During my sophomore year in high school I went to my mom with a bout of teen angst saying, "I want to be popular." I had plenty of friends. Enjoyed a variety of activities. But I felt like I was missing something. I've never been voted to a high school court or been nominated for a class office. It seemed like there was a magical "something" out there that others had figured out, leaving me in the dark.
So my mom made me a bet: if I read How to Win Friends and Influence People, she'd pay me a nickel for every instance that I used one of the techniques in the book. I focused on finding ways to give people GENUINE COMPLIMENTS. In order to do this, I had to constantly be on the lookout for things that I liked in other people.
I started doing it. I don't think the nickel thing lasted more than a few weeks, because the immediate results were far more beneficial. Within a matter of months, I'd been elected to represent my class on a royal court and was eventually chosen as Student Body President.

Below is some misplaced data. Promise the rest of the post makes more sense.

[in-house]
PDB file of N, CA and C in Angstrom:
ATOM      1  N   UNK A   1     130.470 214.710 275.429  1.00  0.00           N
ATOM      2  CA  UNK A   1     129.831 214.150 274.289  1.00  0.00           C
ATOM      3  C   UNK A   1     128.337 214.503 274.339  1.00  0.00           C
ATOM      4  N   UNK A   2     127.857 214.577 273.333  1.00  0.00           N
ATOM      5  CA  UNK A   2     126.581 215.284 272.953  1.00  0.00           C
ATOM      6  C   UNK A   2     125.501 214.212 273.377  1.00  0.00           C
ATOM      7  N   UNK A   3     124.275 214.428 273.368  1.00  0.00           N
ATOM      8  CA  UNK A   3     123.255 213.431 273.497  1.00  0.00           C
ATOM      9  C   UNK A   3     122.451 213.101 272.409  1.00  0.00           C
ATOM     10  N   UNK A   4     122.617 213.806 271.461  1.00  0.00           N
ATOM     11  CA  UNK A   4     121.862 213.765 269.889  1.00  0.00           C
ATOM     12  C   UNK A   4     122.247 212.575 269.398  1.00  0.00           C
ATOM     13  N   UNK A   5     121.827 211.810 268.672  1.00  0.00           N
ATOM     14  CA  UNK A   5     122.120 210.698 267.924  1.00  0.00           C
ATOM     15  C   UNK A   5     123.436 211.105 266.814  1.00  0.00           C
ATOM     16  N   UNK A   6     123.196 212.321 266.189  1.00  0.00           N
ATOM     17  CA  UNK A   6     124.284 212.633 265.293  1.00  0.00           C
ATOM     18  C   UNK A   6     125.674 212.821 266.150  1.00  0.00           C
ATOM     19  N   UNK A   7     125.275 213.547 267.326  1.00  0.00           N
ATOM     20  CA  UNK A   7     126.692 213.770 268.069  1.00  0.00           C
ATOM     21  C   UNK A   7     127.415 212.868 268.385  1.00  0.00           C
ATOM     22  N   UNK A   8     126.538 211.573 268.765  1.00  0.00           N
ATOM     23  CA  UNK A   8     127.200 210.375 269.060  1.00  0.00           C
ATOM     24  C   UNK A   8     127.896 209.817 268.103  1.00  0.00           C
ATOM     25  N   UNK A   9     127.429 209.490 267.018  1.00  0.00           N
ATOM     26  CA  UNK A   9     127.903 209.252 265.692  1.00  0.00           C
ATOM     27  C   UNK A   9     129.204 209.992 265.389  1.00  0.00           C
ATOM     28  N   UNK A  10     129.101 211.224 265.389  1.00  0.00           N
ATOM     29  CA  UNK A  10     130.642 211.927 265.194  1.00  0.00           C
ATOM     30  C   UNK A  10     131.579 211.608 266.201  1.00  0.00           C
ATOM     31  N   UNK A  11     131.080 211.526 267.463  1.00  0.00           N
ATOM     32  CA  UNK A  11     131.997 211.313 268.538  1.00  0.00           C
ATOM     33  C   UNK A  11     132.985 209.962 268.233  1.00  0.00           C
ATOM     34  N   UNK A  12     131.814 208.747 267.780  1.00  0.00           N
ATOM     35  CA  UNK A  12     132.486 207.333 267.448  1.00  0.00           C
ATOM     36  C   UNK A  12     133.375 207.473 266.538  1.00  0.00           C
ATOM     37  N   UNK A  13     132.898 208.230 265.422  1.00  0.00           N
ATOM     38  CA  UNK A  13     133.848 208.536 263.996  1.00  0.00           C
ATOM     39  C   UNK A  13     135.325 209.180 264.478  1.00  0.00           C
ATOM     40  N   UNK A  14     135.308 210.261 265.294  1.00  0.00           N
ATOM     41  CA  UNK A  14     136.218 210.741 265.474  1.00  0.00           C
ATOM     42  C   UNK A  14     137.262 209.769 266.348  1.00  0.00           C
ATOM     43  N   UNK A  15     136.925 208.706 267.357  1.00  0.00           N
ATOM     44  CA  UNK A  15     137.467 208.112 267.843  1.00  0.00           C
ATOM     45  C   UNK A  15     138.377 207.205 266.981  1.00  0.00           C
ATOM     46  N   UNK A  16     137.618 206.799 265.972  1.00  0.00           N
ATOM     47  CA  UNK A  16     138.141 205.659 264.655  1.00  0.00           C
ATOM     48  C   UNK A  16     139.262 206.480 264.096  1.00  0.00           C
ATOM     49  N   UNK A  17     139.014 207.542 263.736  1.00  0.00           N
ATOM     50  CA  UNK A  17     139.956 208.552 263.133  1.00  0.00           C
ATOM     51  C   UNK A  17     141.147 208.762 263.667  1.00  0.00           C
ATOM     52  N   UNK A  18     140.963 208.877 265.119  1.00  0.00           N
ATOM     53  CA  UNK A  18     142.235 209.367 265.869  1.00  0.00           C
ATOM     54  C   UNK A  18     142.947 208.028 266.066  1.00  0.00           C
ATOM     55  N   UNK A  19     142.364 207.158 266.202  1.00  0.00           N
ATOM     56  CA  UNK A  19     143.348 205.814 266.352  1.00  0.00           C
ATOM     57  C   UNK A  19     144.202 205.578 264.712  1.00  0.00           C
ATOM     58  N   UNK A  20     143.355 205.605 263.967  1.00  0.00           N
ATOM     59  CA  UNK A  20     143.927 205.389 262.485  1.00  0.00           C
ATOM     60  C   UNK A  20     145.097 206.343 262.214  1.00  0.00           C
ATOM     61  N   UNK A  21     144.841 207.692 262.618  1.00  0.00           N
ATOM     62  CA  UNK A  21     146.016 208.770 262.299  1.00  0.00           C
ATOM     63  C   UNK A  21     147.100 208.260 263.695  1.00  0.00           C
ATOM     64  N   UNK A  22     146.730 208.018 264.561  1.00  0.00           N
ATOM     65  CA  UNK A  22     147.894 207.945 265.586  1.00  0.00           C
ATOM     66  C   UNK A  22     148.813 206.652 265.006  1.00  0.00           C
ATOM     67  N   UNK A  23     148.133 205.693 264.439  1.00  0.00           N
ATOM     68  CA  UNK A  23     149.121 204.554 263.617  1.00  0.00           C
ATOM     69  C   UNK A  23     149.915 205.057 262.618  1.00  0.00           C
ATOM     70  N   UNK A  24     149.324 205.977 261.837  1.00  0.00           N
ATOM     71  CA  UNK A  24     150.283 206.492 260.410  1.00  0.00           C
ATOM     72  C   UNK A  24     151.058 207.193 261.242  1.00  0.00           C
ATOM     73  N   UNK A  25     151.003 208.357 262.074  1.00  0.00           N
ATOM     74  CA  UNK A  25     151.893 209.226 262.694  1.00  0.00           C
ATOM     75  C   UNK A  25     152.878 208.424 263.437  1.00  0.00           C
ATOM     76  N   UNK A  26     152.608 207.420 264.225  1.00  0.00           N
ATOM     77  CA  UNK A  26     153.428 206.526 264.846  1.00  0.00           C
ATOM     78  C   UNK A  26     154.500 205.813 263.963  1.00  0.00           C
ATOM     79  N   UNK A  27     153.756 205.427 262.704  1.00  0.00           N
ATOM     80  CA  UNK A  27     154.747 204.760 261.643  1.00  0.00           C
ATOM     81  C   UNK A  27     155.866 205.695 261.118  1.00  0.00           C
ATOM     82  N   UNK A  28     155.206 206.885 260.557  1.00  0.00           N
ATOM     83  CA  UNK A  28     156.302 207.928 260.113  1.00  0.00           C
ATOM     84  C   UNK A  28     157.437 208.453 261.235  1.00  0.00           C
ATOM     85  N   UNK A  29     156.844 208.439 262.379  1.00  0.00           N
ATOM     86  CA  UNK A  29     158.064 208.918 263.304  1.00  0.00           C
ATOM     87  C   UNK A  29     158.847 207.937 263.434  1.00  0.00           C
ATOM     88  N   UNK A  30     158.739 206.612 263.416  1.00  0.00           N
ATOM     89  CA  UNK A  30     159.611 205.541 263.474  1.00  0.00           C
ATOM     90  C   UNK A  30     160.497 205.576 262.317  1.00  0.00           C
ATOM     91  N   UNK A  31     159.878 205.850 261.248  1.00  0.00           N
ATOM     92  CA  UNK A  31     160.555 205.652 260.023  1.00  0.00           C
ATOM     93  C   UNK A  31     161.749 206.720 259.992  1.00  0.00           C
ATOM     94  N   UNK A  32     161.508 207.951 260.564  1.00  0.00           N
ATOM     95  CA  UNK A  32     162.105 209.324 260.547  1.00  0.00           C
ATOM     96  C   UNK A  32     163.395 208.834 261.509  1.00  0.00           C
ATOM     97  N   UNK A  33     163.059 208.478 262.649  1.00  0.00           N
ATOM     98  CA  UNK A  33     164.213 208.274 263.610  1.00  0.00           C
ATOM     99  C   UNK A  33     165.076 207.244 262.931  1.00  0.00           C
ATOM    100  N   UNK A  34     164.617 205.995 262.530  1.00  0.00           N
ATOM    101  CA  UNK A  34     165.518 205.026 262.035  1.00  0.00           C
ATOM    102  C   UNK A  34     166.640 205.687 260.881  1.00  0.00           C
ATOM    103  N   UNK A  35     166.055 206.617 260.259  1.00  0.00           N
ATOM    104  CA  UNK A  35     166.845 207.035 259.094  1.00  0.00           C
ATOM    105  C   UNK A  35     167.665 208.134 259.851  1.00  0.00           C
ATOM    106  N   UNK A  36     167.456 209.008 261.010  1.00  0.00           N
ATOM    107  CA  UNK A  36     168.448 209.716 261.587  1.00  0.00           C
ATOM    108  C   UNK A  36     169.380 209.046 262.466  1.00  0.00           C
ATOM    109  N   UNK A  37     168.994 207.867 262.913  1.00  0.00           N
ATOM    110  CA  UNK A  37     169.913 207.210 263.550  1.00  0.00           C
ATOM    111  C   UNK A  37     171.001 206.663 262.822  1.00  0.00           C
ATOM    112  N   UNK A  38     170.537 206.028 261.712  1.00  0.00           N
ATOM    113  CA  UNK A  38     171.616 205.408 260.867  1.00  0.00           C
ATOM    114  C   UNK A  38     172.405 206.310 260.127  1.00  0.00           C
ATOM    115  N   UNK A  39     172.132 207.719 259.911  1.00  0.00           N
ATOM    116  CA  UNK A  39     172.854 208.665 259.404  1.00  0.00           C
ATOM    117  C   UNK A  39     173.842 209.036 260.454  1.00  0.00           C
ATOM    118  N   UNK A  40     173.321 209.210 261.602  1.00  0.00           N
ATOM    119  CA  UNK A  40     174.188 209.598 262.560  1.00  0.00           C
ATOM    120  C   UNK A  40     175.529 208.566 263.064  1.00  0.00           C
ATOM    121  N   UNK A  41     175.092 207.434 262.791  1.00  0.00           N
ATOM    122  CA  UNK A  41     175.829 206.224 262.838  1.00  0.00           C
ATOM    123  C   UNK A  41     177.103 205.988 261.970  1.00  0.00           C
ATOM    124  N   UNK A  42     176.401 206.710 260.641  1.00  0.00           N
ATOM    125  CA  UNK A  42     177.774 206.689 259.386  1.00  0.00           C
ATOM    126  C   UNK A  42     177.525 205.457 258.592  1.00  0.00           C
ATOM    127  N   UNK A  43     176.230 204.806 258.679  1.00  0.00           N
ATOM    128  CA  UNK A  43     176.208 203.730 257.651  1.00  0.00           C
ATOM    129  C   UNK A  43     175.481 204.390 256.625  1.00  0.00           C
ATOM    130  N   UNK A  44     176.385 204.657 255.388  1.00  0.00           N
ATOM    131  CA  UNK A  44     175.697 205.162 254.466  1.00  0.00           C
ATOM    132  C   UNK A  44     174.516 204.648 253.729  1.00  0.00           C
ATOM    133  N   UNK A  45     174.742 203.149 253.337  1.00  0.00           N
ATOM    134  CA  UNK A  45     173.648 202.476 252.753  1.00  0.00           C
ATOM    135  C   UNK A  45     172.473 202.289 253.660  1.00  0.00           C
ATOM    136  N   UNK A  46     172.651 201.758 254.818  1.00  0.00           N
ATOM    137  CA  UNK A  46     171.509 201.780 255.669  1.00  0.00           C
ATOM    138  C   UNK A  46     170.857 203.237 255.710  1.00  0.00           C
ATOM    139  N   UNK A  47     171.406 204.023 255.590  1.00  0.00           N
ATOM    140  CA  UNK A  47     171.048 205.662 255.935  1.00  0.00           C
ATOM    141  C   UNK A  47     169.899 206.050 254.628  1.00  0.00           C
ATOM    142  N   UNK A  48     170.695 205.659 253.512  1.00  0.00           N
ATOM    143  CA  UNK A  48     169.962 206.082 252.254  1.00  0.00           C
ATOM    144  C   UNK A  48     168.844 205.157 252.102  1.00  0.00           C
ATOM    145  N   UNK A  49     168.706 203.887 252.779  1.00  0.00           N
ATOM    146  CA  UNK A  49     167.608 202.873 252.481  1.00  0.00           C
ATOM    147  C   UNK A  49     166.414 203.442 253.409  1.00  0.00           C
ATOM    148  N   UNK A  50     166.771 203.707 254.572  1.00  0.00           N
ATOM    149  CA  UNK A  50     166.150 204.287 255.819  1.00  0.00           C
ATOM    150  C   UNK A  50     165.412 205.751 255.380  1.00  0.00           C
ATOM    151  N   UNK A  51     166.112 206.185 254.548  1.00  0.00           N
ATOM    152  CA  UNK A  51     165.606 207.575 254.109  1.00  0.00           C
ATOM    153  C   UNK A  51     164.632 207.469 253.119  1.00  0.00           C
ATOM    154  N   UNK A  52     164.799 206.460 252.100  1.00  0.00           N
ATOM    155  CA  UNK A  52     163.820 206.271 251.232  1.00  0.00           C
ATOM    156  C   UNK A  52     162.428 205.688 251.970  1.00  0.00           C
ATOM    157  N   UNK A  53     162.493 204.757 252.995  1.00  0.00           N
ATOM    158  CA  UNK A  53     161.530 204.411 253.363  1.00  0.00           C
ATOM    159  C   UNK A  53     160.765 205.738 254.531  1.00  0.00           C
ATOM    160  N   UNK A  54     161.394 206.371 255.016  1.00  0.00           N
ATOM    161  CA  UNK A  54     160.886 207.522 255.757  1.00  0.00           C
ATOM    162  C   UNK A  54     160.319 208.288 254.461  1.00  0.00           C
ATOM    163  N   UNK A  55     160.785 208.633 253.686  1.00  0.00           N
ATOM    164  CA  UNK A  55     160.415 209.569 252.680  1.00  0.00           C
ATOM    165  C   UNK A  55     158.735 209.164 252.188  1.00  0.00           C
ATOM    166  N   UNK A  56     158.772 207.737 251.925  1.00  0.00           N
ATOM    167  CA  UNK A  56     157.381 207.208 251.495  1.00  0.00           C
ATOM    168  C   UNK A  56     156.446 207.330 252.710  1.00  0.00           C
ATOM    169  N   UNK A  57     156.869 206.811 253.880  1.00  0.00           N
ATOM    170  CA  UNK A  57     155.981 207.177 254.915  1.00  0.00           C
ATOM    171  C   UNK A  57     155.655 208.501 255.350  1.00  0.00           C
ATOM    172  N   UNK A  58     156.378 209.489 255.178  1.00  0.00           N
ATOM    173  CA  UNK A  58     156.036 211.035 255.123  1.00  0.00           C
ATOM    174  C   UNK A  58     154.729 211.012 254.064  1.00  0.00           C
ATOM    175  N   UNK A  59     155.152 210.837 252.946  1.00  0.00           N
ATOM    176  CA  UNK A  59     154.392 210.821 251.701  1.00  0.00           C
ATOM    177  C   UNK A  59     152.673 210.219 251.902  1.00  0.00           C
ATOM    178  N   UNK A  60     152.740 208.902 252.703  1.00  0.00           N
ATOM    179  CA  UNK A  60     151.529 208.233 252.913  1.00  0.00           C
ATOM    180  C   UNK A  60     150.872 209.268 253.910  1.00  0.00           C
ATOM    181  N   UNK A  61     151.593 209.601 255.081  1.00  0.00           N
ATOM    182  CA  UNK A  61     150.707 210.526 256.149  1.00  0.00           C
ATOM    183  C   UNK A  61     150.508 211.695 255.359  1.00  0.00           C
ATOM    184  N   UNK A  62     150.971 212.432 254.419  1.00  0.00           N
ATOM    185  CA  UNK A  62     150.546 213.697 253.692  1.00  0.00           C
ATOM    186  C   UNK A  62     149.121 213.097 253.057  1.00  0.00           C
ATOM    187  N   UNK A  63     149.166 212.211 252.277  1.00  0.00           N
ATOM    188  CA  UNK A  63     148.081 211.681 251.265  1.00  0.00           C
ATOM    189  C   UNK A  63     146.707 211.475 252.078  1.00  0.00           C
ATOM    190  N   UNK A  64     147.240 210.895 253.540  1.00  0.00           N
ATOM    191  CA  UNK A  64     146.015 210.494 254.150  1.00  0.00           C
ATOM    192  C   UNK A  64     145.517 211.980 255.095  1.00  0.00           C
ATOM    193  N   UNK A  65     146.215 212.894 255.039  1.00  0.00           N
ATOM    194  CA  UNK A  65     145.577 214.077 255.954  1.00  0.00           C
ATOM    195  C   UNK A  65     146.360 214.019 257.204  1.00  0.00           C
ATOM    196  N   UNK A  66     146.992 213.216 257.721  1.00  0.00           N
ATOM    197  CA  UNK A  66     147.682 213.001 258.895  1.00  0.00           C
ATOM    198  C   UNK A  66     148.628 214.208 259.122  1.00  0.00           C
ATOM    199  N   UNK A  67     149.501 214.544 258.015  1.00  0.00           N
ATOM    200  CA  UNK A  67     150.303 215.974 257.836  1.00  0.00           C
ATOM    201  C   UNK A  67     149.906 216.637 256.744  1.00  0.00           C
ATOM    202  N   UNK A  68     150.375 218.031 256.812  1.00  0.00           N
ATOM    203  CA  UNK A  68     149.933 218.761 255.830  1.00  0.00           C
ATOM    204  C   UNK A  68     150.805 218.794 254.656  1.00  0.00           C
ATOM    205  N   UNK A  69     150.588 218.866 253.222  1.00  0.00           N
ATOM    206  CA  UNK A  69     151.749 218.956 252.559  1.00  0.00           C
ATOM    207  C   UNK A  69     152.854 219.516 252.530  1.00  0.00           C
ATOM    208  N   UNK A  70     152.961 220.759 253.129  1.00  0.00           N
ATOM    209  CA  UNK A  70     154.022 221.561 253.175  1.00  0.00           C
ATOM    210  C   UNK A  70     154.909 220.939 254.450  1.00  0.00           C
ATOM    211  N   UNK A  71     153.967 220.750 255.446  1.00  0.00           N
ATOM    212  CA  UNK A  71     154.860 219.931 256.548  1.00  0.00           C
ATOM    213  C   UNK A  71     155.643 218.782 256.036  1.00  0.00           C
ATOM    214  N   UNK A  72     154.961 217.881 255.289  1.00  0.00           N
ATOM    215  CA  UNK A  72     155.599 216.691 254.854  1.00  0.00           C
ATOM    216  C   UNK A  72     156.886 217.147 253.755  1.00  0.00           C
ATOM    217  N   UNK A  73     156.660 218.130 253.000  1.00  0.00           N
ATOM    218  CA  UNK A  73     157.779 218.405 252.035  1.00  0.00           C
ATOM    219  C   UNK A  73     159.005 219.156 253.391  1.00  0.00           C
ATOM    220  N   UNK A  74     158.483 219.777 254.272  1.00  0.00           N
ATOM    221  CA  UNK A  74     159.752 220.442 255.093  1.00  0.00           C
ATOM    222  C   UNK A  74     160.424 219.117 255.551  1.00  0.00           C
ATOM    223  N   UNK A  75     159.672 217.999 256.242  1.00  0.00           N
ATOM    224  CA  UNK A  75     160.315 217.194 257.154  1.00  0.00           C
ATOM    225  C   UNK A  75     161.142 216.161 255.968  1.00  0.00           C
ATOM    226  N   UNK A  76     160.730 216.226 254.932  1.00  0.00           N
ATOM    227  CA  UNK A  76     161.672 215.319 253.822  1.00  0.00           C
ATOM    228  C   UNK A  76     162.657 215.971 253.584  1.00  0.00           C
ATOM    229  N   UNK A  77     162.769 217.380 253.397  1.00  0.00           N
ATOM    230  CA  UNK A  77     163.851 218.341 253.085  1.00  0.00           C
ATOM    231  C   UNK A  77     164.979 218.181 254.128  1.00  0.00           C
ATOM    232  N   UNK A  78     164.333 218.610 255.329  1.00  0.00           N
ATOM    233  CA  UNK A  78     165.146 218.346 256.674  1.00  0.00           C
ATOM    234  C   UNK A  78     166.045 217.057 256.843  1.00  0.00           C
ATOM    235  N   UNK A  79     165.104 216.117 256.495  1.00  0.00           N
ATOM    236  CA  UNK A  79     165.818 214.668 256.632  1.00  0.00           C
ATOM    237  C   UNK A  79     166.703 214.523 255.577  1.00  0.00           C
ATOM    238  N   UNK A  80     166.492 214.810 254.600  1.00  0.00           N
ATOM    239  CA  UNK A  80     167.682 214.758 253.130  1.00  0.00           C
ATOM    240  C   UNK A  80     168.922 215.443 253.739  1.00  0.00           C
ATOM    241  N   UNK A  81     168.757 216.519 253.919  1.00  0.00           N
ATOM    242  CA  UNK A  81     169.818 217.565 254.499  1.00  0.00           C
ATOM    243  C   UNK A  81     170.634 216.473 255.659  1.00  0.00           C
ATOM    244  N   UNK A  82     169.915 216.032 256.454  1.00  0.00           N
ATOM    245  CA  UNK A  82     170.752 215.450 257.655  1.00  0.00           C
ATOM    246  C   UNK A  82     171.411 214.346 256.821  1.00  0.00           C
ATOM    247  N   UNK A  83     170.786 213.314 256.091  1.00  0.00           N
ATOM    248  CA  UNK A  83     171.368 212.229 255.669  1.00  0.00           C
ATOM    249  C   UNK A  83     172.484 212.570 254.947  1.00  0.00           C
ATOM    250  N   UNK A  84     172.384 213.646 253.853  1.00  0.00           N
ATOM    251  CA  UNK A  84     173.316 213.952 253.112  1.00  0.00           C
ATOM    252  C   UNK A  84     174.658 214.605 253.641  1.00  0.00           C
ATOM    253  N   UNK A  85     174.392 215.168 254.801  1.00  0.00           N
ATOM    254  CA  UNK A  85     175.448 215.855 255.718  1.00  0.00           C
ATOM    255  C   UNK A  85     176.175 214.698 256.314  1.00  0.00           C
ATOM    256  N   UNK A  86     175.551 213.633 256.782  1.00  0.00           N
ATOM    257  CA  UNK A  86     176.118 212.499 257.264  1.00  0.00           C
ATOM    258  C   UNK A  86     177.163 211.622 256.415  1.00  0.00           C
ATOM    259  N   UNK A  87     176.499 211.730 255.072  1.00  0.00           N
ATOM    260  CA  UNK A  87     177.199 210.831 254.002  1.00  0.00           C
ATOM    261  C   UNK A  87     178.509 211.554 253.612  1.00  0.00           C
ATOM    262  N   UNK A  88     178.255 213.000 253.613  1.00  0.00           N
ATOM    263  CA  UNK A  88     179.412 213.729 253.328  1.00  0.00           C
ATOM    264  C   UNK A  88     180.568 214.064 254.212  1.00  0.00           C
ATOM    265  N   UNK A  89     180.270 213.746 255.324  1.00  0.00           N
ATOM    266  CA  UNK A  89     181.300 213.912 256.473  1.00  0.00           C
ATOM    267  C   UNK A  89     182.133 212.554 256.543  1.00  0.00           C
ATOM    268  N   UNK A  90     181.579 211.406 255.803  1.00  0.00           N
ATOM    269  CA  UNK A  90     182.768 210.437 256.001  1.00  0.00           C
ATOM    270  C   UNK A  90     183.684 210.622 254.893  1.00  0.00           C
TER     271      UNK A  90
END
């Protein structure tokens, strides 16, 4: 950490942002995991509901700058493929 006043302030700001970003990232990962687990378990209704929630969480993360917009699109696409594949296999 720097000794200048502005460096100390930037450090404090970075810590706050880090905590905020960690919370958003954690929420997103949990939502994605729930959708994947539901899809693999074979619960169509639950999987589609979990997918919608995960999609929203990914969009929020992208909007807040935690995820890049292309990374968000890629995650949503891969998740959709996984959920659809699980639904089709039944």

Now, granted, this began with somewhat questionable motives. But I doubt that my mom did it because she wanted me to be "popular." She did it because she knew it would teach me an incredible life lesson. And it did. I learned a TON about what makes people tick. What began as a solution for self-centered teen angst became a set of life skills that have served me ever since, even helping me to become more altruistic.
As an adult, I've turned to the book again to help several students, including my own children. Lately, I've begun reading sections of it aloud to one of my children who sometimes struggles in social situations. After each chapter, he makes a poster to summarize the big ideas. I can tell the lessons are sticking as he has started to apply the knowledge to daily life situations.
I hope to someday see the book rewritten for kids. But until then, filtered and condensed, it can still serve as an amazing resource for kids who struggle to make and keep friends. Try it. I bet ya a nickel that it'll work! :)